Ebola Outbreak in the DRC is Gaining Traction Following Rebel Violence
On August 1, 2018, the Democratic Republic of the Congo(DRC) announced that there is an outbreak of Ebola that is infecting the North Kivu province of the country. The new outbreak has documented 251 cases and 162 deaths. The number of cases is climbing every day, the week of Oct. 16-23 alone saw over 27 new confirmed cases. The outbreak plaguing the DRC, however, is not only of infectious diseases but also of widespread violence.
The North Kivu province as a whole borders Uganda and Rwanda. The region has seen great violence mainly caused by different rebel groups vying for power. The groups have been a constant threat in the region since the ethnic violence in the 1990s. More recently the fighting is mainly concentrated between the government forces and these rebel groups. However, these militias often launch surprise attacks on towns and aid groups. The Ebola crisis that is now taking hold of the region is one centered around and in part perpetuated by the widespread violence.
These militia groups operating in the region have targeted different NGO workers and health officials looking to stymie the outbreak. Many of the aid centers are attacked multiple times weekly often preventing the workers from doing anything. The attacks have also proven to be deadly as two health officials have been killed since August. As these assaults continue the crisis slowly gets worse as workers must cease giving out much-needed aid. During the attacks, workers have to stop giving out vaccines and may even lose track of patients. The World Health Organization(WHO) has categorized the status of the outbreak as “very high at the regional and national levels”. In their outbreak update published October 25 WHO stated that a major reason why the regional risk level is at “very high” is partly because the violence is “limiting the implementation of response activities”. The situation has escalated to the point that UN Secretary-General Antonio Guterres has called for a,” cease of attacks against civilians,” and is “outraged” about the actions that have taken place.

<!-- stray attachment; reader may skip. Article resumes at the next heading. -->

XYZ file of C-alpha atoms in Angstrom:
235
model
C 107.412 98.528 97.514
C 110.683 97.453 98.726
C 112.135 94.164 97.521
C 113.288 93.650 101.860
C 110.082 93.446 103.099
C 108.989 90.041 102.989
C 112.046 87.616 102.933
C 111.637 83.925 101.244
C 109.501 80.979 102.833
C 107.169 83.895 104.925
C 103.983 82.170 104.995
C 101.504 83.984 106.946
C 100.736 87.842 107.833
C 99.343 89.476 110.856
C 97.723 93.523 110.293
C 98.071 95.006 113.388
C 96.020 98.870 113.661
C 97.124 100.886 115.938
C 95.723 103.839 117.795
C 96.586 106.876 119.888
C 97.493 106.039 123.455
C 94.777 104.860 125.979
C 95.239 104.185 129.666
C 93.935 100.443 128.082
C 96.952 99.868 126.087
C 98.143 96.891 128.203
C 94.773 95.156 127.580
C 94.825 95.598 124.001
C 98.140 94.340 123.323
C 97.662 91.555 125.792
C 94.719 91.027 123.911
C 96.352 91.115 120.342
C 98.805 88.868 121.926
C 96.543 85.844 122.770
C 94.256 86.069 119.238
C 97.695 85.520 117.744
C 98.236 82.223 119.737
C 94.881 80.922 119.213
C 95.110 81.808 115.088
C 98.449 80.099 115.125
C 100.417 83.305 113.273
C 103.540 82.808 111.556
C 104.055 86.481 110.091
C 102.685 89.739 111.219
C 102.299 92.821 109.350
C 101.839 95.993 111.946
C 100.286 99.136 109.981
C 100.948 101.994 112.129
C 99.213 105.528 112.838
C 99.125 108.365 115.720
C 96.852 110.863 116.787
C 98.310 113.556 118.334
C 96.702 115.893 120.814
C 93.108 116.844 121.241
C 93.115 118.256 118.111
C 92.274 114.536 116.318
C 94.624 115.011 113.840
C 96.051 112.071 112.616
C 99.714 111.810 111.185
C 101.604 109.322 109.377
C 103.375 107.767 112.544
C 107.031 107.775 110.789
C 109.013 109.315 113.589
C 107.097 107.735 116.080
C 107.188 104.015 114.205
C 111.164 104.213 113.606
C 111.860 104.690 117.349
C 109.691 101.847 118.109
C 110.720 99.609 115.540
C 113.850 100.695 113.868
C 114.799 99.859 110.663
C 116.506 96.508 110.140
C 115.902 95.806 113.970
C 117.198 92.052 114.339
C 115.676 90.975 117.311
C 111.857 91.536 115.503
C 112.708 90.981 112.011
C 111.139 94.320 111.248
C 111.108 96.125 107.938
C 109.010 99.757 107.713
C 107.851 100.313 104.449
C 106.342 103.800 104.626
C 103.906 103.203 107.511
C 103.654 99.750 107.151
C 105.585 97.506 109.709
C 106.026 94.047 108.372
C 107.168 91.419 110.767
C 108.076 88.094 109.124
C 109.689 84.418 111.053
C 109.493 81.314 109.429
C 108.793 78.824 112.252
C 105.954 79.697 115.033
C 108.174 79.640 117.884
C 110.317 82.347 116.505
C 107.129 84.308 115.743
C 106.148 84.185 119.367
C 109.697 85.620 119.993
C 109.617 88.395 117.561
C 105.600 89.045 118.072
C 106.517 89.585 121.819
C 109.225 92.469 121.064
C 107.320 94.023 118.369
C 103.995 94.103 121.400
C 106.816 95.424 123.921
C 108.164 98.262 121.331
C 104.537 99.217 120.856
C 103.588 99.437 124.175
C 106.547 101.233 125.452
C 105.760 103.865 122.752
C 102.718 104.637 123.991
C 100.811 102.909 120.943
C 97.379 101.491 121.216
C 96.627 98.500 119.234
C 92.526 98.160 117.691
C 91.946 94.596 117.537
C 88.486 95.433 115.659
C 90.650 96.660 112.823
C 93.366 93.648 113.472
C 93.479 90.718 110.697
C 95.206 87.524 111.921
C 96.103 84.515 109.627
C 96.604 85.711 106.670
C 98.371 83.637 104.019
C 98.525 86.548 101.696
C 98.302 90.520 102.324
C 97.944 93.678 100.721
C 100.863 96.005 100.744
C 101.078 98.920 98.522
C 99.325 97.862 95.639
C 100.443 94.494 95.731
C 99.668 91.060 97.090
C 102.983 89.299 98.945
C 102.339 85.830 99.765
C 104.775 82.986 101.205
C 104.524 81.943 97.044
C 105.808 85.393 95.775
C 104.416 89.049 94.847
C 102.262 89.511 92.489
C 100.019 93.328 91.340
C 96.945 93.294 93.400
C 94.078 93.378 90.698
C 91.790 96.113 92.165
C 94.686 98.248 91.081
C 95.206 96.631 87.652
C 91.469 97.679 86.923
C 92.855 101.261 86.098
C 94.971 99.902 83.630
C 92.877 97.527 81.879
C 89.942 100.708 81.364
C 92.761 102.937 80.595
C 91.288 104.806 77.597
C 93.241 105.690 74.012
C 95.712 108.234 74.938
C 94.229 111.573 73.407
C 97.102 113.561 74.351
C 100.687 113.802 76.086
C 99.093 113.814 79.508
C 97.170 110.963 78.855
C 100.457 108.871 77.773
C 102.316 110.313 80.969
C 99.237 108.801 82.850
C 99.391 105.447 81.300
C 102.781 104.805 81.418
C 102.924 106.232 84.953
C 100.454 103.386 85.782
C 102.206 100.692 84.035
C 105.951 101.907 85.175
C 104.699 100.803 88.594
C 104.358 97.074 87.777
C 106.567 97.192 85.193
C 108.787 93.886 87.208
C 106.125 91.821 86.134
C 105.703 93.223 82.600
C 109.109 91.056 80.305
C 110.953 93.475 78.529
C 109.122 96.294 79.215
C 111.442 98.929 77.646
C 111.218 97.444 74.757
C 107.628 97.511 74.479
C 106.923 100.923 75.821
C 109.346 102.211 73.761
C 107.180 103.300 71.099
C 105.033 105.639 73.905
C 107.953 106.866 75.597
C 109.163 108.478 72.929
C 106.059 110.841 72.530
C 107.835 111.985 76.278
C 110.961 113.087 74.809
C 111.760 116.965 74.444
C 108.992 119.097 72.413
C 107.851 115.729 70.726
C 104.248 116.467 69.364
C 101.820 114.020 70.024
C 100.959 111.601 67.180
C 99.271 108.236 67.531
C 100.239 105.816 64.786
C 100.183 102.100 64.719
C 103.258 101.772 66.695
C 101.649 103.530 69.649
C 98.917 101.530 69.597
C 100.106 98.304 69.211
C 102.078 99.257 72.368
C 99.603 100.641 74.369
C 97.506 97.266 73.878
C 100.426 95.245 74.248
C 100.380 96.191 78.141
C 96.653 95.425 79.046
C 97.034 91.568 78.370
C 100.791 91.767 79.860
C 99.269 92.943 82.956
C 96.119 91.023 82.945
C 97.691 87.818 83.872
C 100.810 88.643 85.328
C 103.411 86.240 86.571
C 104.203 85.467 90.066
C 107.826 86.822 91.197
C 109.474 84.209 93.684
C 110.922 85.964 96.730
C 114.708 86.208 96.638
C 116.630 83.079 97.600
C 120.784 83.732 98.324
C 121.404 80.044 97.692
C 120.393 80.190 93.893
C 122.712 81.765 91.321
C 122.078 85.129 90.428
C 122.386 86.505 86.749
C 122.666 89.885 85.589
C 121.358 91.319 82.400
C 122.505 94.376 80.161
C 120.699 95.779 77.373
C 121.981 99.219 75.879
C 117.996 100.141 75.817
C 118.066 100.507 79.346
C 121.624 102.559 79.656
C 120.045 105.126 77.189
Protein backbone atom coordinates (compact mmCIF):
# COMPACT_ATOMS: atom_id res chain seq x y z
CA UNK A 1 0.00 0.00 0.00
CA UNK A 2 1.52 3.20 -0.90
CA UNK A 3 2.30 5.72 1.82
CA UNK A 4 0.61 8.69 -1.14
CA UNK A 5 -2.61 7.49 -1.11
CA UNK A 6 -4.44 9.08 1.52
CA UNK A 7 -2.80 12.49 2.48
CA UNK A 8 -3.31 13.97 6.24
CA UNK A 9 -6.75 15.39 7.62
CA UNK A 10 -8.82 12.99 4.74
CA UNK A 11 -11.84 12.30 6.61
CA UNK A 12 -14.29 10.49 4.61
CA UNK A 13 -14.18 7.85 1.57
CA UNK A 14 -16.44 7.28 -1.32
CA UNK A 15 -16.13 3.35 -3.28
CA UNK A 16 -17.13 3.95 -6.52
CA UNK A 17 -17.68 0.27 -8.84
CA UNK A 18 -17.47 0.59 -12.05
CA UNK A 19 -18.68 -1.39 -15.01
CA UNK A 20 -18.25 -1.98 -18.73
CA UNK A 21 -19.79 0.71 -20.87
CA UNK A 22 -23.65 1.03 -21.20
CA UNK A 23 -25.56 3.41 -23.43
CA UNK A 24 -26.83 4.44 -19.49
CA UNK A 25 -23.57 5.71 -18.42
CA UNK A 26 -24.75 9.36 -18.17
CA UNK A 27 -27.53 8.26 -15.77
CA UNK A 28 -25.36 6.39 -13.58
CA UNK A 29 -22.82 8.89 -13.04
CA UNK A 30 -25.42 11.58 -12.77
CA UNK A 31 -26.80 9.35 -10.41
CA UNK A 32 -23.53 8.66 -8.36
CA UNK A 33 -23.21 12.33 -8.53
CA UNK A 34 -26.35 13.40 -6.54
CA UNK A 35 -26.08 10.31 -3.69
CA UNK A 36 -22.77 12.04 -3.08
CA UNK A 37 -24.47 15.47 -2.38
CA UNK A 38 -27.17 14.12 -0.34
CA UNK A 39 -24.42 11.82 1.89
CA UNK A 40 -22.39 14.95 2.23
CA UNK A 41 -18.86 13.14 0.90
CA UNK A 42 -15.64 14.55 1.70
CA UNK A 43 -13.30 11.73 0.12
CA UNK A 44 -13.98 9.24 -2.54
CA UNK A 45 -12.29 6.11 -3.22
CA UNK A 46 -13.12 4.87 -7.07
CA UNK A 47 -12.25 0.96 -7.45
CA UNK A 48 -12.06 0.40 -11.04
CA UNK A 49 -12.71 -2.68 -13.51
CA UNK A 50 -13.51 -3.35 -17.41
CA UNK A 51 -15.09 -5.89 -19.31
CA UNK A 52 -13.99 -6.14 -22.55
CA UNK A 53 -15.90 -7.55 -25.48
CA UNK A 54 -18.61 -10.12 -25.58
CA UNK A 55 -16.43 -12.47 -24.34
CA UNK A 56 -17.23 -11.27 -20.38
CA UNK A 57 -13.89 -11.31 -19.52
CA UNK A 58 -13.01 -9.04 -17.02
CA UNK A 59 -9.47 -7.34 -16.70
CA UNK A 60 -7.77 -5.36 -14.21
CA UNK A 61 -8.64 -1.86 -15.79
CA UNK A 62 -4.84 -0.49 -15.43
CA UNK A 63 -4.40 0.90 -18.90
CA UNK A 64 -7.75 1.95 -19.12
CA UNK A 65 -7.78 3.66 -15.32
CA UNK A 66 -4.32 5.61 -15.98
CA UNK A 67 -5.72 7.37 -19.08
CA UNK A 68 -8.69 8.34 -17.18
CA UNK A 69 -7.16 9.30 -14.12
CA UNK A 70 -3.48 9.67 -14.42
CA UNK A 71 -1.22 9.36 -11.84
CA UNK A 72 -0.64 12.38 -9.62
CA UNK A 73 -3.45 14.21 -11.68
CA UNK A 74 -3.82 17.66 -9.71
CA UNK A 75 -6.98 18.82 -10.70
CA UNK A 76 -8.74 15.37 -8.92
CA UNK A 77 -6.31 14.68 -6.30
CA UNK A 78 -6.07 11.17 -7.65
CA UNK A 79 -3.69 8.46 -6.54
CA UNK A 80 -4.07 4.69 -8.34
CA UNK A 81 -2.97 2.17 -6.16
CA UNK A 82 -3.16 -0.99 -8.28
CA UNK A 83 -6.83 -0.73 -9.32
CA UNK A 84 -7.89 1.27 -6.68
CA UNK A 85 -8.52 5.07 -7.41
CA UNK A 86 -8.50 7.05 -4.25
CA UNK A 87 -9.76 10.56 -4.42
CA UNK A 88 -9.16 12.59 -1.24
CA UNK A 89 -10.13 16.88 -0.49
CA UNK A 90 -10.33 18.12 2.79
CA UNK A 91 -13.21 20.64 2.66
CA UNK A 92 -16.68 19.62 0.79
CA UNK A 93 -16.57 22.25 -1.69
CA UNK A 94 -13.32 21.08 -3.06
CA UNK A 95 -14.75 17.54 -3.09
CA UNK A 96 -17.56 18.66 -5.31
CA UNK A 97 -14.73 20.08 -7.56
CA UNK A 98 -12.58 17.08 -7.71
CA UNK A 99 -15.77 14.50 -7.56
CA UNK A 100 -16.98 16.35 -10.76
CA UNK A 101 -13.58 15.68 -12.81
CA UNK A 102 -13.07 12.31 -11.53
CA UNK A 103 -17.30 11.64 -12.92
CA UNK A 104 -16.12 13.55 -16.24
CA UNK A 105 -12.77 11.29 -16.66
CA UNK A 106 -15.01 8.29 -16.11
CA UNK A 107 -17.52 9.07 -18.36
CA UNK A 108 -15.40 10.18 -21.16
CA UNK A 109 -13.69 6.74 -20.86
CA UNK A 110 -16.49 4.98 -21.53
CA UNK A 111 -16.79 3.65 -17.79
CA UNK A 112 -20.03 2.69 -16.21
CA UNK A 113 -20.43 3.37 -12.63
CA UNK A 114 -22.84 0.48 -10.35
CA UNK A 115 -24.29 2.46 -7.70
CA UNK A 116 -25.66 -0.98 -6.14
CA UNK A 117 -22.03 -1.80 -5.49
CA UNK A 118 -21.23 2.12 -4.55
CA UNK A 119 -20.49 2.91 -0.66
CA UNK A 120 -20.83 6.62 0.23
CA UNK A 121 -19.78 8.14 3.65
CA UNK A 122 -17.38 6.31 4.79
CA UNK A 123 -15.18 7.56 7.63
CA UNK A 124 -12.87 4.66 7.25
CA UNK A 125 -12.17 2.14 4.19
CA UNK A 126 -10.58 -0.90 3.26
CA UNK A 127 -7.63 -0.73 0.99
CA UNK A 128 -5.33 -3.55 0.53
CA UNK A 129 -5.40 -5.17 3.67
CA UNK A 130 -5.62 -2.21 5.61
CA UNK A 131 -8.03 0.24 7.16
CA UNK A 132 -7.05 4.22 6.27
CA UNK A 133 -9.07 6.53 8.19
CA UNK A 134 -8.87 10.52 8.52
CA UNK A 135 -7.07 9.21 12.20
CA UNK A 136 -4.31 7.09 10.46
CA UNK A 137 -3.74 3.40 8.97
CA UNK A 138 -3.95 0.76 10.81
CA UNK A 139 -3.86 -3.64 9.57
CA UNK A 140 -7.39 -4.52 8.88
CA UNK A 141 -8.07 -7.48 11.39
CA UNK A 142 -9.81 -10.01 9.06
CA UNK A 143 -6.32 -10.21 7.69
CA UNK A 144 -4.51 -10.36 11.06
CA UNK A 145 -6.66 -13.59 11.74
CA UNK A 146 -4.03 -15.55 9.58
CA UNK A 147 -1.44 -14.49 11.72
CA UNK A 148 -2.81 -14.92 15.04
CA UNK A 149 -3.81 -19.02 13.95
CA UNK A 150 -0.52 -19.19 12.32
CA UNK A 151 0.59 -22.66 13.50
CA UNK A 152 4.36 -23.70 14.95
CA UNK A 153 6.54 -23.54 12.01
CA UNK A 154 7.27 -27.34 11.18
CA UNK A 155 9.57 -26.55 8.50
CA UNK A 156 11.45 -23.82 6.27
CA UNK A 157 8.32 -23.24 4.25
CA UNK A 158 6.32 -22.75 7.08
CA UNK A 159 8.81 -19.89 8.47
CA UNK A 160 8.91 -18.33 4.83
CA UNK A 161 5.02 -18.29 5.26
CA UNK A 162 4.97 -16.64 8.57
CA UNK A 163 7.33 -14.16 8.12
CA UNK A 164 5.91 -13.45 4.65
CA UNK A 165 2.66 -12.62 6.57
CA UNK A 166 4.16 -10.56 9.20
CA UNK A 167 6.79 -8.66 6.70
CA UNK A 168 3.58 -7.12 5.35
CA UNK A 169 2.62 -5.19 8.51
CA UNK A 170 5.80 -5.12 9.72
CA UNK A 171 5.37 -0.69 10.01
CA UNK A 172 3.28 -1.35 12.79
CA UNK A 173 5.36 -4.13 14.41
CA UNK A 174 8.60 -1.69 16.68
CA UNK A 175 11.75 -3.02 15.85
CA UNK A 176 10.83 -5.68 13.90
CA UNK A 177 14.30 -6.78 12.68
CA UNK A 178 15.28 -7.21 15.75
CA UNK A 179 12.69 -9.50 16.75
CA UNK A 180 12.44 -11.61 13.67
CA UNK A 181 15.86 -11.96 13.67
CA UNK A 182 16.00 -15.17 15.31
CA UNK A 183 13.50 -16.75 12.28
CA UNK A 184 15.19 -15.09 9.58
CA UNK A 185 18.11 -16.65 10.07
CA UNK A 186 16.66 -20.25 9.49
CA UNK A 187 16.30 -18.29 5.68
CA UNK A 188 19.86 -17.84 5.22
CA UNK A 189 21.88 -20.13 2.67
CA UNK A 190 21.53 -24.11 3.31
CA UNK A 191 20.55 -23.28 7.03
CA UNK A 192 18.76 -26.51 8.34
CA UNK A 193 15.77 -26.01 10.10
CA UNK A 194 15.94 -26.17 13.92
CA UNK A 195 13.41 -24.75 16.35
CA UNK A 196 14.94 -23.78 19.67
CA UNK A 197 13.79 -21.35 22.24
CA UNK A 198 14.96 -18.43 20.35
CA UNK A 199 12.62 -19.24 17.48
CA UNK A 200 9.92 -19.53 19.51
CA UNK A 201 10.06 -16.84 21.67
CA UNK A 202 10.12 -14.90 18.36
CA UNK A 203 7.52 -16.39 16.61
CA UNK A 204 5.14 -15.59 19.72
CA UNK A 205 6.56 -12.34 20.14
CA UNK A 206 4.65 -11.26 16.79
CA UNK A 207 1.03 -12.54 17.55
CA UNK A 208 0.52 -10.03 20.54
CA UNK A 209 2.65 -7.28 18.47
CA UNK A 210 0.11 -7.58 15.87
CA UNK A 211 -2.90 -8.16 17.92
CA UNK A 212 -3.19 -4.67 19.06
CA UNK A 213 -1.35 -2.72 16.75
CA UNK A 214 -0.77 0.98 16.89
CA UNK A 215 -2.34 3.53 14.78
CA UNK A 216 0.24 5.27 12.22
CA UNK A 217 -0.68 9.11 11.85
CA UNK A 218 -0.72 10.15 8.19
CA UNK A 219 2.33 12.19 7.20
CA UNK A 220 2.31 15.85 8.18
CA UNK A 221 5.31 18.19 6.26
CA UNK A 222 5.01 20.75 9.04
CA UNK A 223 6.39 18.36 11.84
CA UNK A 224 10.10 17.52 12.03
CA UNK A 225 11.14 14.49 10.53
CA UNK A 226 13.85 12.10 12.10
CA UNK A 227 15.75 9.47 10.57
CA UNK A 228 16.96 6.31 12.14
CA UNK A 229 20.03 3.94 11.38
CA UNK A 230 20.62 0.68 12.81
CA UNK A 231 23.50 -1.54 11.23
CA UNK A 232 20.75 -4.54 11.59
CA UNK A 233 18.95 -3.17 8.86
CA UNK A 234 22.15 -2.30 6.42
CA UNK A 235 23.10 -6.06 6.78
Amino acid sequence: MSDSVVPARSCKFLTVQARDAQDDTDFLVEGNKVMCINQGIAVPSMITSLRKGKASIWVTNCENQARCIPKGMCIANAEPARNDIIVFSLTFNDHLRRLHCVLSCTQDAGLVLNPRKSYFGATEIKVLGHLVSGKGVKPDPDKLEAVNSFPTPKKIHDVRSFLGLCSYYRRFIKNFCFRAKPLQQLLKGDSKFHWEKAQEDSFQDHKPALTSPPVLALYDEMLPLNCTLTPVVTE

A reason why the violence is so dangerous to outbreak response efforts is the distrust it is sewing among the population. In response to the rebel killings of 15 civilians protests broke out among civilians. The protests, however, reached a violent point as stones were thrown at trucks operated by local NGO groups. The growing trend is one of distrust toward the health workers attempting to respond to the outbreak. A distrust that has manifested in violence but also in actions that could drastically cause a worsening of the outbreak. Much of the distrust is centered around the need to do safe burials and how for families it can be a very jarring experience. This has caused new cases of the disease popping up from contact with bodies being exhumed. One particular incident included a group of over 20 men going to exhume a body of a safe burial after which they all became exposed to the disease. Luckily health officials pressed them to vaccinate, which they did.
Such instances of distrust combined with the increasing violence have caused a perfect storm for the outbreak to spread. Which is why unfortunately the outbreak seems to have no end in sight. Civil strife and infectious diseases do not cause for a good outcome, and that is being put on display in the DRC. This Ebola outbreak marks the country’s 10th in a 40-year span. Even if eventually this particular outbreak subsides if nothing changes the conditions are ripe for more to come.